At the 8th Clinical Trials on Alzheimer’s conference held November 5-7 in Barcelona, 900 attendees traded results on trials from the closely watched Aβ antibodies aducanumab and gantenerumab to a long list of lesser-known therapeutic candidates. The most pressing issue discussed at this meeting was how to design trials to be able to see a drug effect in early AD, while the tools are still evolving. The field has learned much about the importance of rigorous dose-finding, exposure, and target engagement, but new frontiers have cropped up. How best to identify the right patient population, knowing how fast a given early-stage person is likely to progress, and measuring subtle improvement in barely impaired people have become the challenges of the day. To meet them, tools development is actively ongoing even as a larger clinical trials infrastructure is forming across both sides of the Atlantic.
Some 29,000 registrants descended on McCormick Place, the largest convention center in the United States, for the Society for Neuroscience annual meeting, held October 17-21 near downtown Chicago. Among the 18 symposia, 31 minisymposia, 98 nanosymposia, 650 poster sessions, and numerous special lectures was a shrinking but still lively fraction of Alzheimer’s science. Alzforum reporters Madolyn Rogers and Tom Fagan ferreted it out.
At the 10th Brain Research Conference: RNA Metabolism in Neurological Disease, a satellite of the Society for Neuroscience annual meeting, attendees learned about a parade of mice modeling different aspects of ALS and FTD that result from expansions in the C9ORF72 gene. Knockouts lose control of their immune systems, while transgenics overexpressing the repeat-heavy human gene ranged from normal to having movement and cognitive abnormalities. The results suggest the repeats cause toxicity, but scientists have plenty more to do to understand what the mice are telling them.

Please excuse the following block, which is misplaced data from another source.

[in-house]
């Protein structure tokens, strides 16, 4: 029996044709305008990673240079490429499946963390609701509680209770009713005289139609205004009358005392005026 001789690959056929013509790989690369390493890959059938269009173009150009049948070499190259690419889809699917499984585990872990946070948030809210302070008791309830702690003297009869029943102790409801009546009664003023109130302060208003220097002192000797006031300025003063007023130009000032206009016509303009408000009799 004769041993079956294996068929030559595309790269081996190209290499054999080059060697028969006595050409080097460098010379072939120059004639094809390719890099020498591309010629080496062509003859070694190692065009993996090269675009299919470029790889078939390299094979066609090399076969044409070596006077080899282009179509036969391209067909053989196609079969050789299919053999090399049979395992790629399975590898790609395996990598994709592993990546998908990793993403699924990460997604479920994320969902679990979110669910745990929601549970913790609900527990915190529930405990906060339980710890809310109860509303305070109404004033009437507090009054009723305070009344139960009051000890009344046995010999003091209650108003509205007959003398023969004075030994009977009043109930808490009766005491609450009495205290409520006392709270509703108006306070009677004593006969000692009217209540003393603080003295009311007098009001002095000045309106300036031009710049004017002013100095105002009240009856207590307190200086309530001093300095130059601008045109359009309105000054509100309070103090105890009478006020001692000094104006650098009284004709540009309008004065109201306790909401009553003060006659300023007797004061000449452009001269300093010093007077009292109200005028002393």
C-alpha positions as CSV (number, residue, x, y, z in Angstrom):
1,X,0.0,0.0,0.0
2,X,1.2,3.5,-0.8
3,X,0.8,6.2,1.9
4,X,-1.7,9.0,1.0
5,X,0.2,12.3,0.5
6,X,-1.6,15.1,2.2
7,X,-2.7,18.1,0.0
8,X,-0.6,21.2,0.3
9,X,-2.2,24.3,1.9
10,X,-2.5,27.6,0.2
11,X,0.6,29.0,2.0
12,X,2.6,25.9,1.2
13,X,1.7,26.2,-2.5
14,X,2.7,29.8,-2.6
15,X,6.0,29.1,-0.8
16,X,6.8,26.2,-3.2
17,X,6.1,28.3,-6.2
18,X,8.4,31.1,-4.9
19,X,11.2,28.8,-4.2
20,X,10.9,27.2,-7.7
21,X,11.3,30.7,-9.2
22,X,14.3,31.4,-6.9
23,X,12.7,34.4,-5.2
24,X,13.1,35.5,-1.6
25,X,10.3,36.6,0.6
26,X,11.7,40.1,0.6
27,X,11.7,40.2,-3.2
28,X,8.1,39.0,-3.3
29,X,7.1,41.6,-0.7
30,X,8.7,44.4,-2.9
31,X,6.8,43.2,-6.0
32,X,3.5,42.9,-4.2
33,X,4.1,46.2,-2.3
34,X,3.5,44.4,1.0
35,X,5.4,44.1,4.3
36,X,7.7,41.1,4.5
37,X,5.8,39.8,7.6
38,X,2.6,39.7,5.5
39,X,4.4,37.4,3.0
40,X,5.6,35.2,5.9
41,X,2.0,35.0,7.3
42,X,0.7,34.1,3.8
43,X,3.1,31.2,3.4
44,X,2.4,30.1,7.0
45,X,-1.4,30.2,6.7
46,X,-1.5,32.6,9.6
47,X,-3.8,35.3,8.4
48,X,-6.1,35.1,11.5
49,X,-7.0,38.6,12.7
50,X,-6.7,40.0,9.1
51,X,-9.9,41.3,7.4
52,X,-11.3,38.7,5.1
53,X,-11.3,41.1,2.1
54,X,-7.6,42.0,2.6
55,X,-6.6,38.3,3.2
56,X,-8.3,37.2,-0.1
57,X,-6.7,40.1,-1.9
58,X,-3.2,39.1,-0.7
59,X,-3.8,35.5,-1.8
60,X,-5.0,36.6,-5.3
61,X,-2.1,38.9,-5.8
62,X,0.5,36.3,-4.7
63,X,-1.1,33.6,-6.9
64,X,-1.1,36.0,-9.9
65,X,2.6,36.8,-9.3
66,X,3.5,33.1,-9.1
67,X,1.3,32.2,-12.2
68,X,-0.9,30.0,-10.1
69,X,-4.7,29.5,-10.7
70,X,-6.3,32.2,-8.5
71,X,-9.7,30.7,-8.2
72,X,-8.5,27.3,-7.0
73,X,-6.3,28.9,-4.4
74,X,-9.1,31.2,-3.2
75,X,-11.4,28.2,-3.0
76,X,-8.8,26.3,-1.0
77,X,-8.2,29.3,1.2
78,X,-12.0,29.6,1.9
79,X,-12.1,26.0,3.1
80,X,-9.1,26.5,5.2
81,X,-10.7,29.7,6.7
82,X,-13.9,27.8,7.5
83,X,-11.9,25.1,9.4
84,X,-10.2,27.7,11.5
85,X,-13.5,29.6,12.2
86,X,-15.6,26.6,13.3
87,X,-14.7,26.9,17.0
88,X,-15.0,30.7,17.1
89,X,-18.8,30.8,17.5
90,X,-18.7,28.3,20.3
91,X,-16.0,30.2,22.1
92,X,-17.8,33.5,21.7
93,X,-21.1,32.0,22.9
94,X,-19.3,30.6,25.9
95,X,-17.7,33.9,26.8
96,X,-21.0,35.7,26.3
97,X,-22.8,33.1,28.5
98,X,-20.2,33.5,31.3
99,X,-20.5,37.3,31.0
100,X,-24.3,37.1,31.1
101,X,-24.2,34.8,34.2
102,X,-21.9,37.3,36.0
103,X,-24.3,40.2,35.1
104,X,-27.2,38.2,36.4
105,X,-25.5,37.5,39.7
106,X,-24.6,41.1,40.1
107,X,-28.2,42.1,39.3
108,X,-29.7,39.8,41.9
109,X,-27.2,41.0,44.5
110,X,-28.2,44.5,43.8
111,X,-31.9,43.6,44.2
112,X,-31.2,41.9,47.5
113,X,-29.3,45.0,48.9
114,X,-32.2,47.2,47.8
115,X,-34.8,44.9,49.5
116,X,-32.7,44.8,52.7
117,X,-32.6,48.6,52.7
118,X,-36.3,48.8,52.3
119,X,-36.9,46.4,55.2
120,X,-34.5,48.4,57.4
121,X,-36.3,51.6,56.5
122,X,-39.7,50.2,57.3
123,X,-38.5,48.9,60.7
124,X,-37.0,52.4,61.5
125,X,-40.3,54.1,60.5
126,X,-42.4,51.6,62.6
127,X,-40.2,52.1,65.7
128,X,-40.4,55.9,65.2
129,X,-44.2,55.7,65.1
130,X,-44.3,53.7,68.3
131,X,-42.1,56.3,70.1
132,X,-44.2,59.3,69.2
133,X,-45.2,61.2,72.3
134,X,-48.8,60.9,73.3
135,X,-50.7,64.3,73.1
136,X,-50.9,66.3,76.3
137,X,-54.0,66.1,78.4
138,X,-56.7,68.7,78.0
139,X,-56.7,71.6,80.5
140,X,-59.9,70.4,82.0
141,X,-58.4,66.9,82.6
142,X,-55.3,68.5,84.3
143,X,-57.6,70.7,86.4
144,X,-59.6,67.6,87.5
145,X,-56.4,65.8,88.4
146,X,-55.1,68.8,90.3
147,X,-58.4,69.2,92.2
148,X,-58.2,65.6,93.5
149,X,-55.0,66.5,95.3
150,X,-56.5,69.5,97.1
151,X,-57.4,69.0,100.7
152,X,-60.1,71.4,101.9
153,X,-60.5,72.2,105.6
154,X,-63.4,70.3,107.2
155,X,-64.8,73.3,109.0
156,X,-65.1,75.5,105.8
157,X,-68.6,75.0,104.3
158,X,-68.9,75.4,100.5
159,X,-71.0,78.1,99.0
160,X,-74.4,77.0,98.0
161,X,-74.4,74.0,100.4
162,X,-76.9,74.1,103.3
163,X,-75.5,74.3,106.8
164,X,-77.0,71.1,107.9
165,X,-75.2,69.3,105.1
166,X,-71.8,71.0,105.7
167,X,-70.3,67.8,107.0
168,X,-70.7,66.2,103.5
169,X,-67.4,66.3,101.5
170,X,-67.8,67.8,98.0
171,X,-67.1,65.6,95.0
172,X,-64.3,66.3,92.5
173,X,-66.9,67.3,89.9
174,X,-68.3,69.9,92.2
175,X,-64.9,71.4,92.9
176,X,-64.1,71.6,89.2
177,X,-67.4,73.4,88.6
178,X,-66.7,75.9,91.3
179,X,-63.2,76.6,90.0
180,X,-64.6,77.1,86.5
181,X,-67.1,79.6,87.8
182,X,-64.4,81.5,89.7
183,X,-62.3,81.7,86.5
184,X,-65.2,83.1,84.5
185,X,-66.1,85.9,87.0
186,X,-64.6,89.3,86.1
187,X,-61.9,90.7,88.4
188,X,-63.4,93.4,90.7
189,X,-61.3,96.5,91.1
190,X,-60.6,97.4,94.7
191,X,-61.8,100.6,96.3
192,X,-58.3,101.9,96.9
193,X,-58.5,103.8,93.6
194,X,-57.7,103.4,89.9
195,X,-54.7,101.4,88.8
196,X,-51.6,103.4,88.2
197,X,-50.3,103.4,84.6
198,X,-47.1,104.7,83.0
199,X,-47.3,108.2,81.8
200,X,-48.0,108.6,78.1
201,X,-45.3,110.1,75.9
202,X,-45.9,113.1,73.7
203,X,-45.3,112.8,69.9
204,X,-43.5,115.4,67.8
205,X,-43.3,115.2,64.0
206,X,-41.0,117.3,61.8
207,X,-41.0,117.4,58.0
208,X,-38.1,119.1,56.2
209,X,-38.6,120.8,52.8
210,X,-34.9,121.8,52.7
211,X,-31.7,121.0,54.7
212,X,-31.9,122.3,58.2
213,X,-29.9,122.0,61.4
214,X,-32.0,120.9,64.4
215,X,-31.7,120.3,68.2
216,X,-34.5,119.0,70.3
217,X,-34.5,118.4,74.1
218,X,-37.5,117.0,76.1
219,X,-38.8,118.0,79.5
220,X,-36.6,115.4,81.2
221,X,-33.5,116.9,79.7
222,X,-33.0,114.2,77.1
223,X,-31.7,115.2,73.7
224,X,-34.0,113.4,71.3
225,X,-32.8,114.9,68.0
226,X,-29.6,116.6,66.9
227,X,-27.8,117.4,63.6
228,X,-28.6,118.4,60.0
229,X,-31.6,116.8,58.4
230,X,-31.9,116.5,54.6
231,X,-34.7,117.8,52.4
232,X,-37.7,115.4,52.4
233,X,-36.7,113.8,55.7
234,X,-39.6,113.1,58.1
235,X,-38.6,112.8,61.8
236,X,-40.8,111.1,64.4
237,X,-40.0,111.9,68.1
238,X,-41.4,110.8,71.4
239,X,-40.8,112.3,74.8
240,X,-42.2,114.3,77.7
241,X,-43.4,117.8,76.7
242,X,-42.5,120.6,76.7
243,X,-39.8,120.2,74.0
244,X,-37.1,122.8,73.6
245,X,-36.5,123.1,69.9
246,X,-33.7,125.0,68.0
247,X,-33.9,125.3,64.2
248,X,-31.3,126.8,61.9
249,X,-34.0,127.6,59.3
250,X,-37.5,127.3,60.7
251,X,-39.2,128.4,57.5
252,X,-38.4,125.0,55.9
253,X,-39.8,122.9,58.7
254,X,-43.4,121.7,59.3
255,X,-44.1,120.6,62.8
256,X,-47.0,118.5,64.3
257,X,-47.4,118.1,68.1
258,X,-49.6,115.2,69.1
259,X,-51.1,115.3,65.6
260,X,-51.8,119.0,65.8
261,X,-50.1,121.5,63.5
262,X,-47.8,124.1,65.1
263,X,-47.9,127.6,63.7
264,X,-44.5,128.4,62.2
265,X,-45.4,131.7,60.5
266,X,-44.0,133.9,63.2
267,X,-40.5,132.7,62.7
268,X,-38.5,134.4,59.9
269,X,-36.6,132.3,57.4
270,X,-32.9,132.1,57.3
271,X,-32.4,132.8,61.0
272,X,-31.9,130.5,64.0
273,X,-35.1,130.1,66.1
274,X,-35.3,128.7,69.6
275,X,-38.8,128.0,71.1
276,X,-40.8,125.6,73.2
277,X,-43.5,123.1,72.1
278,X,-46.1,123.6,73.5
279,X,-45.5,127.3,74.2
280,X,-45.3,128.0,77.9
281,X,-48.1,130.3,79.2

Every so often, an intrepid reader steps forward to enlighten the community by organizing notes from a conference that few fellow Alzforum readers got to attend. This week, Donna Wilcock of the University of Kentucky shares her impressions from VasCog, the annual meeting of the International Society of Vascular Behavioral and Cognitive Disorders, held in September in Tokyo. New epidemiology, pathology, brain imaging techniques, and mouse model data are strengthening the link between vascular damage and cognitive dysfunction; alas, the data remain correlative and the overlap between vascular and AD-specific mechanisms difficult to separate out.
This year's Alzheimer's Association International Conference drew 4,000 attendees to Washington, D.C., where they soaked up everything from advances in human imaging and diagnostics to the latest clinical trial results. While the latter brought no surprises, scientists shared plenty of interesting preclinical data as well, among them a massive combination trial of two anti-Aβ therapies and research that shows that aerobic exercise preserves cognitive function even in people who are already impaired.
Throughout the five days of the 2015 Alzheimer's Association International Conference, conversation resonated in the hallways about a unique, daylong preconference for some 100 relatives of people with autosomal-dominant AD, who traveled to Washington, D.C., from four continents. The pre-meeting presaged how preventing early-onset AD could, in time, benefit all of Alzheimer’s disease treatment.